Sandboxes….and the law.

First up I’m not a lawyer, I’m one of those odd people who have an information technology law degree, but aren’t lawyers.

Salesforce.com have just announced a sand box solution. http://www.salesforce.com/products/sandbox.jsp  (saw this on the big endian blog, which I linked to from Jeffs  blog.) This seems to be a copy of a live system into a test or sandbox environment.

To quote from the site “In response to customer requests, we’ve created a simple, one-click process for cloning your entire Salesforce deployment an exact replica that includes all customizations and data.” (judging that it is also offered on the UK site and the German site, SF plan to offer this in Europe too)

At least over here the terms sandbox and live data probably shouldn’t go in the same sentence. The data captured in CRM systems is typically personal information. (according to the UK Data Protection act of 1998 personal data “means data which relate to a living individual who can be identified”)

Under UK Law I reckon this sandbox of “exact data” would be illegal under the Data Protection act of 1998. (similar laws exist across europe,as they derive from the same EU directive)  Data protection is sometimes referred to as Privacy, especially in the US. http://www.itweek.co.uk/itweek/news/2084624/managers-test-law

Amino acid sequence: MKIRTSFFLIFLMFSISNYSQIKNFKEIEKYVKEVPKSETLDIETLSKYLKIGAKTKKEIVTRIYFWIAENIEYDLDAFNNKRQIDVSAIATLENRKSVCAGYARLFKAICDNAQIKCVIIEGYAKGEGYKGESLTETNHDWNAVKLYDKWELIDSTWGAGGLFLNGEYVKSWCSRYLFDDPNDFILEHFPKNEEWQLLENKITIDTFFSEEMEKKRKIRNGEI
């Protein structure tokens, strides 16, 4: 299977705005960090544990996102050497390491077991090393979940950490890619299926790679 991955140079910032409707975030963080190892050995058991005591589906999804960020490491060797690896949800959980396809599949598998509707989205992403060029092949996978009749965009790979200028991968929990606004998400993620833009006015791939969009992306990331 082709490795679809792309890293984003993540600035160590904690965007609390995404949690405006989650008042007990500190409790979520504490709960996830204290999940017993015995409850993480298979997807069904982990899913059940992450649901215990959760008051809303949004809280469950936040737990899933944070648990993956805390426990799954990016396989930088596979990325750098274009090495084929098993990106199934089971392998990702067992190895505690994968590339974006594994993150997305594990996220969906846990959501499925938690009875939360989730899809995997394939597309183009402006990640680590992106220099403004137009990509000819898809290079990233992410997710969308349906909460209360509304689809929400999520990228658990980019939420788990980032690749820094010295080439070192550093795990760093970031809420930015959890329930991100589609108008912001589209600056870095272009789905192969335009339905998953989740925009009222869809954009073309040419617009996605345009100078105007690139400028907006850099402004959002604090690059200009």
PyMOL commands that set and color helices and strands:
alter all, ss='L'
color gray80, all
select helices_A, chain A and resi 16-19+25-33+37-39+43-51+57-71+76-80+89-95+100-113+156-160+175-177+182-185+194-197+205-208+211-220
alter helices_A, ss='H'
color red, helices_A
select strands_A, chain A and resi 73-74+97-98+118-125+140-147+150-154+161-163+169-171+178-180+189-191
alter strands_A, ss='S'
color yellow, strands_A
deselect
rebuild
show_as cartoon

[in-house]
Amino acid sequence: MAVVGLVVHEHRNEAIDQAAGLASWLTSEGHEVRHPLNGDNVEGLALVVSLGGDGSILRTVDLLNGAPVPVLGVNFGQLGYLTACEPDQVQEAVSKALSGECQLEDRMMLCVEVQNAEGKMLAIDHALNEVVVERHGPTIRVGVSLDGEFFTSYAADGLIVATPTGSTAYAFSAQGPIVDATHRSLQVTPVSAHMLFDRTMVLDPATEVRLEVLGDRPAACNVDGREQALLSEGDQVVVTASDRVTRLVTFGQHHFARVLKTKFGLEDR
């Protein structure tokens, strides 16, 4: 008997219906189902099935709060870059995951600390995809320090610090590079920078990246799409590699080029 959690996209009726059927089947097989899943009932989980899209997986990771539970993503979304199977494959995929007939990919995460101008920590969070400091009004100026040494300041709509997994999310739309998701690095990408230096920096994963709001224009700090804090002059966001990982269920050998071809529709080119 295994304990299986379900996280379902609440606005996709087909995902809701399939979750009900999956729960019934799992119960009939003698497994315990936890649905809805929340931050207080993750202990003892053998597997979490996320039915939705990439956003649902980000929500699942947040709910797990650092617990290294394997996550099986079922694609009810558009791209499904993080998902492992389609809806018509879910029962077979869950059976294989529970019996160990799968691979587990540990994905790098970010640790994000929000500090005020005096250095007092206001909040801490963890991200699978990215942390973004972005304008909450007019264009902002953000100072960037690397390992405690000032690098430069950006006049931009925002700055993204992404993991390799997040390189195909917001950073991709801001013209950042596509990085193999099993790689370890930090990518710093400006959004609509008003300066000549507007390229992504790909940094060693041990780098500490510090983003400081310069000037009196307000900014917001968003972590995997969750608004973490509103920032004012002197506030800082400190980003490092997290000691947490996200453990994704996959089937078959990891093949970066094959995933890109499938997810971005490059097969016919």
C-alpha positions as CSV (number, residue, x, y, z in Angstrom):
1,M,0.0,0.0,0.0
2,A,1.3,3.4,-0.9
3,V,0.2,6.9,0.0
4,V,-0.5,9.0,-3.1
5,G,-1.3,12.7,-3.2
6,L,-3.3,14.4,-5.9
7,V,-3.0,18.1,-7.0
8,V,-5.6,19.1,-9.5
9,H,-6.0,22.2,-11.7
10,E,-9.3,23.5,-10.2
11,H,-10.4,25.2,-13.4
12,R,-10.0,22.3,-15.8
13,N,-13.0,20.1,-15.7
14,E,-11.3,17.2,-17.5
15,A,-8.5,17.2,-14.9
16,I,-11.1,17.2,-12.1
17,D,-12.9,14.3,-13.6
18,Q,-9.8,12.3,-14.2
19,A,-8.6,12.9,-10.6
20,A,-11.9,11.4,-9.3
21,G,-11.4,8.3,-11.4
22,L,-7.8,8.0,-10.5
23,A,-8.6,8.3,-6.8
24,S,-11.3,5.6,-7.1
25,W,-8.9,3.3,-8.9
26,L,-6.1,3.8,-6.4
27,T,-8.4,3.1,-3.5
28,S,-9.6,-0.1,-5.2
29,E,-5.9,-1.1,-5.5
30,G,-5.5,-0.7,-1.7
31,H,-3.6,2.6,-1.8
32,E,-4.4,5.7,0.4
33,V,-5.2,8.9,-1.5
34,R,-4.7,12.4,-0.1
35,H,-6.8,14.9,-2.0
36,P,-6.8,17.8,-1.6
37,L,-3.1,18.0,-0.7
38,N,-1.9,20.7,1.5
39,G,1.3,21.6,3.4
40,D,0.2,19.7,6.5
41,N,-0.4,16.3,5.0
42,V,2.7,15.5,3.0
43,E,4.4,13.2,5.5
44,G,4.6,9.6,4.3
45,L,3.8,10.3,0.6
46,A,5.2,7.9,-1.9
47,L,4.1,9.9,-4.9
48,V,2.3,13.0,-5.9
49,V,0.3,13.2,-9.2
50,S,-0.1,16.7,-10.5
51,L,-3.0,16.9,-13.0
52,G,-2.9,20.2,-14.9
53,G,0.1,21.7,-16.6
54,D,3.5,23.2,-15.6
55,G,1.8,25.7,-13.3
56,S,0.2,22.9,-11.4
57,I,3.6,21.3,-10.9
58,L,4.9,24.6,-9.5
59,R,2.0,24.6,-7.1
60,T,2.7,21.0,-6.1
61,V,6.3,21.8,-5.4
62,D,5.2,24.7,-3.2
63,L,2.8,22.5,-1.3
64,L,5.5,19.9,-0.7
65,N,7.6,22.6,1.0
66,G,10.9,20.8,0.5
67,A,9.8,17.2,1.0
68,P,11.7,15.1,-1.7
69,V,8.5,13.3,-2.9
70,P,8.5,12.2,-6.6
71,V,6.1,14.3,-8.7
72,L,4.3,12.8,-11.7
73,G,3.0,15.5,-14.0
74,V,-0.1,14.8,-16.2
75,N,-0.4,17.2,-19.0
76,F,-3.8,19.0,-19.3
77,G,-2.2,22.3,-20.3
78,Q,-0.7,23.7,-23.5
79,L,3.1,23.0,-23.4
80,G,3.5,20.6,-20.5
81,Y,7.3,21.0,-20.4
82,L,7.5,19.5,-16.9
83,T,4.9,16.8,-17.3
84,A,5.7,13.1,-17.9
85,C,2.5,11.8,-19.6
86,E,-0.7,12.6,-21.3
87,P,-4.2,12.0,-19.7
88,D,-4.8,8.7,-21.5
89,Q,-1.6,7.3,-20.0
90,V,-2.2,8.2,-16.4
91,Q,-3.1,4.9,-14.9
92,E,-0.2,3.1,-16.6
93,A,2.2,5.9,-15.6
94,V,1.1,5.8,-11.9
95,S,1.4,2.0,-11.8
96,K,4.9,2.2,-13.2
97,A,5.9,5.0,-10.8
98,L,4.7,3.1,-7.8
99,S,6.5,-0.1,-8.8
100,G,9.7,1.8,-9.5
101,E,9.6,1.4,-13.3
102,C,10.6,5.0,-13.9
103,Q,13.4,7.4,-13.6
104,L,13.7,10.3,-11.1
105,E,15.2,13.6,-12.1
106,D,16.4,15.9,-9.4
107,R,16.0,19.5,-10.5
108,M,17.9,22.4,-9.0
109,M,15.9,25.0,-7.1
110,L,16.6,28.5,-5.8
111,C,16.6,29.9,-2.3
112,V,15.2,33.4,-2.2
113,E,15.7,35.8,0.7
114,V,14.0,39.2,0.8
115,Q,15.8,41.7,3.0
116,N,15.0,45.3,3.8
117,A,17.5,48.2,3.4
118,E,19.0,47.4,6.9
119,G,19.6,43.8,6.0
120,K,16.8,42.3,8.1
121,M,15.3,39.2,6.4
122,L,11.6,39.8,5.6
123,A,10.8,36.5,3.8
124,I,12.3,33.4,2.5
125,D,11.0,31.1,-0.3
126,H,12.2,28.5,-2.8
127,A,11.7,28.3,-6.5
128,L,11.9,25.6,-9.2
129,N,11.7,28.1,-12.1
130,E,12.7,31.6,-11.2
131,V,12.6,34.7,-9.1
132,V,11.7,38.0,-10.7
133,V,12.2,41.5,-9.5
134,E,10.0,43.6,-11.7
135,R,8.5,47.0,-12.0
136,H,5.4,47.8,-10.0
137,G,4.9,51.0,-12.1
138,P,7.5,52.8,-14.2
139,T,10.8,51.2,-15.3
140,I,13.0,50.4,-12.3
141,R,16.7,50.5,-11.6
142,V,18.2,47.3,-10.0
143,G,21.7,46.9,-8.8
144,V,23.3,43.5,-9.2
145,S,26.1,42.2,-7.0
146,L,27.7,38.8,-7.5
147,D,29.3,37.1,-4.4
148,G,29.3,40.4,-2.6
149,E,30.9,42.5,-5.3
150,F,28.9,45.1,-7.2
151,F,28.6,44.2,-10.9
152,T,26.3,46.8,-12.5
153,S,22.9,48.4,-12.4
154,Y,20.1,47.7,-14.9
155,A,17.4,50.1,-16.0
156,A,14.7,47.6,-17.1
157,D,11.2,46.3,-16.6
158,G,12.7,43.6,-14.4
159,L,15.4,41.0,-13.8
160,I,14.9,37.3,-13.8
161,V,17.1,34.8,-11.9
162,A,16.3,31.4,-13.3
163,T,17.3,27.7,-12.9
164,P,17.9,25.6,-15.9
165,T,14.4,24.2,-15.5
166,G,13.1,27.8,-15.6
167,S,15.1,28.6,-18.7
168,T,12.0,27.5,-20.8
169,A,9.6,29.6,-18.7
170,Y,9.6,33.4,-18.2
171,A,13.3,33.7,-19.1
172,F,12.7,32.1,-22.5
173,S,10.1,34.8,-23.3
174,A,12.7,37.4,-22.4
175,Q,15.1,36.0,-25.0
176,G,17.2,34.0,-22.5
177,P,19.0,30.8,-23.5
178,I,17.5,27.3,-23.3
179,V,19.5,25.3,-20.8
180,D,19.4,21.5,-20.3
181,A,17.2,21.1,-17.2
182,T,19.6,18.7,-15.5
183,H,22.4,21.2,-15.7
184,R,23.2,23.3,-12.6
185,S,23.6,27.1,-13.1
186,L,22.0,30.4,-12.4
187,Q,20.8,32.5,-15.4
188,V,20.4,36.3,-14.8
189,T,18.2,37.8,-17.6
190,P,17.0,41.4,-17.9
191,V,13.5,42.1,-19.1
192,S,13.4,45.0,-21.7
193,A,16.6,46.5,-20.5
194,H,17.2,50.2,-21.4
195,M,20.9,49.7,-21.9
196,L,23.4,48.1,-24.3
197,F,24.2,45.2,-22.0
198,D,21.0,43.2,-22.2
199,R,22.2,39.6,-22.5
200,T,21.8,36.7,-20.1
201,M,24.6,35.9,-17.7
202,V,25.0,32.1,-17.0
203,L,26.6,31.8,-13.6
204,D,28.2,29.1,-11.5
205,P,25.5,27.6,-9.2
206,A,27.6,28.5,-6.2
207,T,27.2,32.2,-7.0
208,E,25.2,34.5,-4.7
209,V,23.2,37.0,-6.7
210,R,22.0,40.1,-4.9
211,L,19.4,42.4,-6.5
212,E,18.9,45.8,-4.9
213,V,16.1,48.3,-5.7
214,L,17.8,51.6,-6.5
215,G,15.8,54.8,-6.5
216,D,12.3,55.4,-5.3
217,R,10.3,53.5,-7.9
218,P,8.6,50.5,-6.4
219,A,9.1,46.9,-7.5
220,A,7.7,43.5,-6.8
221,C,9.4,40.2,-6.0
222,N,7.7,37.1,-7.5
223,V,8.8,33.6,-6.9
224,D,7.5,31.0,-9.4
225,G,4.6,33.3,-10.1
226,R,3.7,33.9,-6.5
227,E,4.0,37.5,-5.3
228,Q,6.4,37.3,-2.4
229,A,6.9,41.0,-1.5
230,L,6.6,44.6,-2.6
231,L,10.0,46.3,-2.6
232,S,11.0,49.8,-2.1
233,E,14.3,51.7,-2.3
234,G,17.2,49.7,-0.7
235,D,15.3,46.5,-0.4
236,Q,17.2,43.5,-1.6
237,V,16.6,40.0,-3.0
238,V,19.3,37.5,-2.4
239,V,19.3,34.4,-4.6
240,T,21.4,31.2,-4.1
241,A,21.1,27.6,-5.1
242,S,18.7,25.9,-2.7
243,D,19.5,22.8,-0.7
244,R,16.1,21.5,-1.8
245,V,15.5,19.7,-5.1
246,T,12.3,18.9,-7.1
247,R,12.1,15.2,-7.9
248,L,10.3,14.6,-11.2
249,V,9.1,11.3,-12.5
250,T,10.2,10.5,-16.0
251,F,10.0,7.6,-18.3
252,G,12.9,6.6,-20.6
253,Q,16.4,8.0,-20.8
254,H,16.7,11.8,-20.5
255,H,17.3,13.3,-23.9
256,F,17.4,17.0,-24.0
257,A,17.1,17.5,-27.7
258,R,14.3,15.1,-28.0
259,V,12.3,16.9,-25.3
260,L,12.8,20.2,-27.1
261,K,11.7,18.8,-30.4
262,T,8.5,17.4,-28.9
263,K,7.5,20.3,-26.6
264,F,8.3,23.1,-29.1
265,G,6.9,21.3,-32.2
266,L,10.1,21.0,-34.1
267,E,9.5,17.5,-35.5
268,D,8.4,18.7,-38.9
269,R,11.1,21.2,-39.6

http://www.legalday.co.uk/lexnex/eversheds/e80051002.htm

To quote:Iain Bourne of the government’s Information Commission said: “Firms should use dummy records for testing. If live records are in use, that is something we’d be interested in.”

The law provides powers to fine the data controller and to shut the system down if necessary.

Understanding the mass of law that impacts software globally is not easy. What may be perfectly sound business practice in country A is illegal in country B. That is why things like global HR systems and global CRM are complex. The German user group have a 120 page guide to the legal issues around this just for CRM. Data Protection law is a big, messy complex area. Too many software firms, consultancies and customers don’t take it seriously enough. 

 

 

One thought on “Sandboxes….and the law.

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